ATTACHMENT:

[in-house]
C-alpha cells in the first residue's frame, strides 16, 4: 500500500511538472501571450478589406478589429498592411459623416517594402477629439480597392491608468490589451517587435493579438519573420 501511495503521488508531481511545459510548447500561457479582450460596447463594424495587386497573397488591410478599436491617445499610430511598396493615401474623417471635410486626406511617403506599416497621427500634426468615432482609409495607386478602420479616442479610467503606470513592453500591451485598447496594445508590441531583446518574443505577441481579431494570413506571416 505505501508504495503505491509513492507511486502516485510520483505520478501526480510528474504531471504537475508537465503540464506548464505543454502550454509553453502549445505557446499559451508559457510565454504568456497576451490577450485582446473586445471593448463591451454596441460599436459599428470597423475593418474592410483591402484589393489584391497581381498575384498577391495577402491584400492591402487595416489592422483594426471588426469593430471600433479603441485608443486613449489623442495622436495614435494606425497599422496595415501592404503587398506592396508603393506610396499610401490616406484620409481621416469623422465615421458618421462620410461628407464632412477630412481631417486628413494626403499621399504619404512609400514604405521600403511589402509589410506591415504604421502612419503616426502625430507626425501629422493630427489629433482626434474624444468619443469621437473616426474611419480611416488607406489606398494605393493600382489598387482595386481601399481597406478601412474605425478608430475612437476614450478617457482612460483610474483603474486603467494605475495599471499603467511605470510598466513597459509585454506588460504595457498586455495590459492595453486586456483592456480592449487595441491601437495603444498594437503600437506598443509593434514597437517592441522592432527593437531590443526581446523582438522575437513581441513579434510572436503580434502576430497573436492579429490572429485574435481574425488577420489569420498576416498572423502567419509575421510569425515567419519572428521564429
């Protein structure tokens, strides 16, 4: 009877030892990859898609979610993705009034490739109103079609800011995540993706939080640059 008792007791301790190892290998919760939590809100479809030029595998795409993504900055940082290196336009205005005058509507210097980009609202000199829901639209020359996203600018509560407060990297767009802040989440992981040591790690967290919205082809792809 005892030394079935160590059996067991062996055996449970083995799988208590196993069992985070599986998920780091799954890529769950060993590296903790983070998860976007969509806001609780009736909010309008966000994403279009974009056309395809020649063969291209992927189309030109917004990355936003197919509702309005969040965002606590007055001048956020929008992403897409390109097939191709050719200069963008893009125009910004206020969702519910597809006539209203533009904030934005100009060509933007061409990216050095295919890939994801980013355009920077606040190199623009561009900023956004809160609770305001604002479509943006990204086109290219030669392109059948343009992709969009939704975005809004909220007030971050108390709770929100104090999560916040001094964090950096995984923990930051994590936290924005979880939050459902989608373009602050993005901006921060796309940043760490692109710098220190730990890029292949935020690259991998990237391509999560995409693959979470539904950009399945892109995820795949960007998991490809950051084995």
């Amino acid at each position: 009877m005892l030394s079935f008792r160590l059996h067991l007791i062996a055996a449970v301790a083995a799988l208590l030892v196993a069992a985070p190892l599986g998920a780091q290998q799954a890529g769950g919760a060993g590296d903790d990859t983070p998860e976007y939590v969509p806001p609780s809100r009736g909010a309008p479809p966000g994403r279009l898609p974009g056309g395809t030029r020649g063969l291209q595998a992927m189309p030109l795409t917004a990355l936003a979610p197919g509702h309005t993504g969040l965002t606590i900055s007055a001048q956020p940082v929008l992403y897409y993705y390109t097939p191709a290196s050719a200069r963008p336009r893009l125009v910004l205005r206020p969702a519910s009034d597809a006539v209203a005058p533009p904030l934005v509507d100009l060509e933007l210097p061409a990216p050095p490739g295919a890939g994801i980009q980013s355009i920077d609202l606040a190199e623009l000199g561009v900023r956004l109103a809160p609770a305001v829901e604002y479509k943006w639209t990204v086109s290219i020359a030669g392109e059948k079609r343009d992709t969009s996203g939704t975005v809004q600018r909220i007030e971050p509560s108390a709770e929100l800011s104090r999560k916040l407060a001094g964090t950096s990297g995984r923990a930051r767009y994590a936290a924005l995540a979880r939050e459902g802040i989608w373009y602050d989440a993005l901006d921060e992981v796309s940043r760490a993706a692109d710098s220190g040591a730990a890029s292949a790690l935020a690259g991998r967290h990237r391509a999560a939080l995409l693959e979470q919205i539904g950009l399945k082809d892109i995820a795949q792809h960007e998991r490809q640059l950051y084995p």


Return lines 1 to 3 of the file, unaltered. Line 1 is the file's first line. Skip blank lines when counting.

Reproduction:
[in-house]
C-alpha cells in the first residue's frame, strides 16, 4: 500500500511538472501571450478589406478589429498592411459623416517594402477629439480597392491608468490589451517587435493579438519573420 501511495503521488508531481511545459510548447500561457479582450460596447463594424495587386497573397488591410478599436491617445499610430511598396493615401474623417471635410486626406511617403506599416497621427500634426468615432482609409495607386478602420479616442479610467503606470513592453500591451485598447496594445508590441531583446518574443505577441481579431494570413506571416 505505501508504495503505491509513492507511486502516485510520483505520478501526480510528474504531471504537475508537465503540464506548464505543454502550454509553453502549445505557446499559451508559457510565454504568456497576451490577450485582446473586445471593448463591451454596441460599436459599428470597423475593418474592410483591402484589393489584391497581381498575384498577391495577402491584400492591402487595416489592422483594426471588426469593430471600433479603441485608443486613449489623442495622436495614435494606425497599422496595415501592404503587398506592396508603393506610396499610401490616406484620409481621416469623422465615421458618421462620410461628407464632412477630412481631417486628413494626403499621399504619404512609400514604405521600403511589402509589410506591415504604421502612419503616426502625430507626425501629422493630427489629433482626434474624444468619443469621437473616426474611419480611416488607406489606398494605393493600382489598387482595386481601399481597406478601412474605425478608430475612437476614450478617457482612460483610474483603474486603467494605475495599471499603467511605470510598466513597459509585454506588460504595457498586455495590459492595453486586456483592456480592449487595441491601437495603444498594437503600437506598443509593434514597437517592441522592432527593437531590443526581446523582438522575437513581441513579434510572436503580434502576430497573436492579429490572429485574435481574425488577420489569420498576416498572423502567419509575421510569425515567419519572428521564429
């Protein structure tokens, strides 16, 4: 009877030892990859898609979610993705009034490739109103079609800011995540993706939080640059 008792007791301790190892290998919760939590809100479809030029595998795409993504900055940082290196336009205005005058509507210097980009609202000199829901639209020359996203600018509560407060990297767009802040989440992981040591790690967290919205082809792809 005892030394079935160590059996067991062996055996449970083995799988208590196993069992985070599986998920780091799954890529769950060993590296903790983070998860976007969509806001609780009736909010309008966000994403279009974009056309395809020649063969291209992927189309030109917004990355936003197919509702309005969040965002606590007055001048956020929008992403897409390109097939191709050719200069963008893009125009910004206020969702519910597809006539209203533009904030934005100009060509933007061409990216050095295919890939994801980013355009920077606040190199623009561009900023956004809160609770305001604002479509943006990204086109290219030669392109059948343009992709969009939704975005809004909220007030971050108390709770929100104090999560916040001094964090950096995984923990930051994590936290924005979880939050459902989608373009602050993005901006921060796309940043760490692109710098220190730990890029292949935020690259991998990237391509999560995409693959979470539904950009399945892109995820795949960007998991490809950051084995």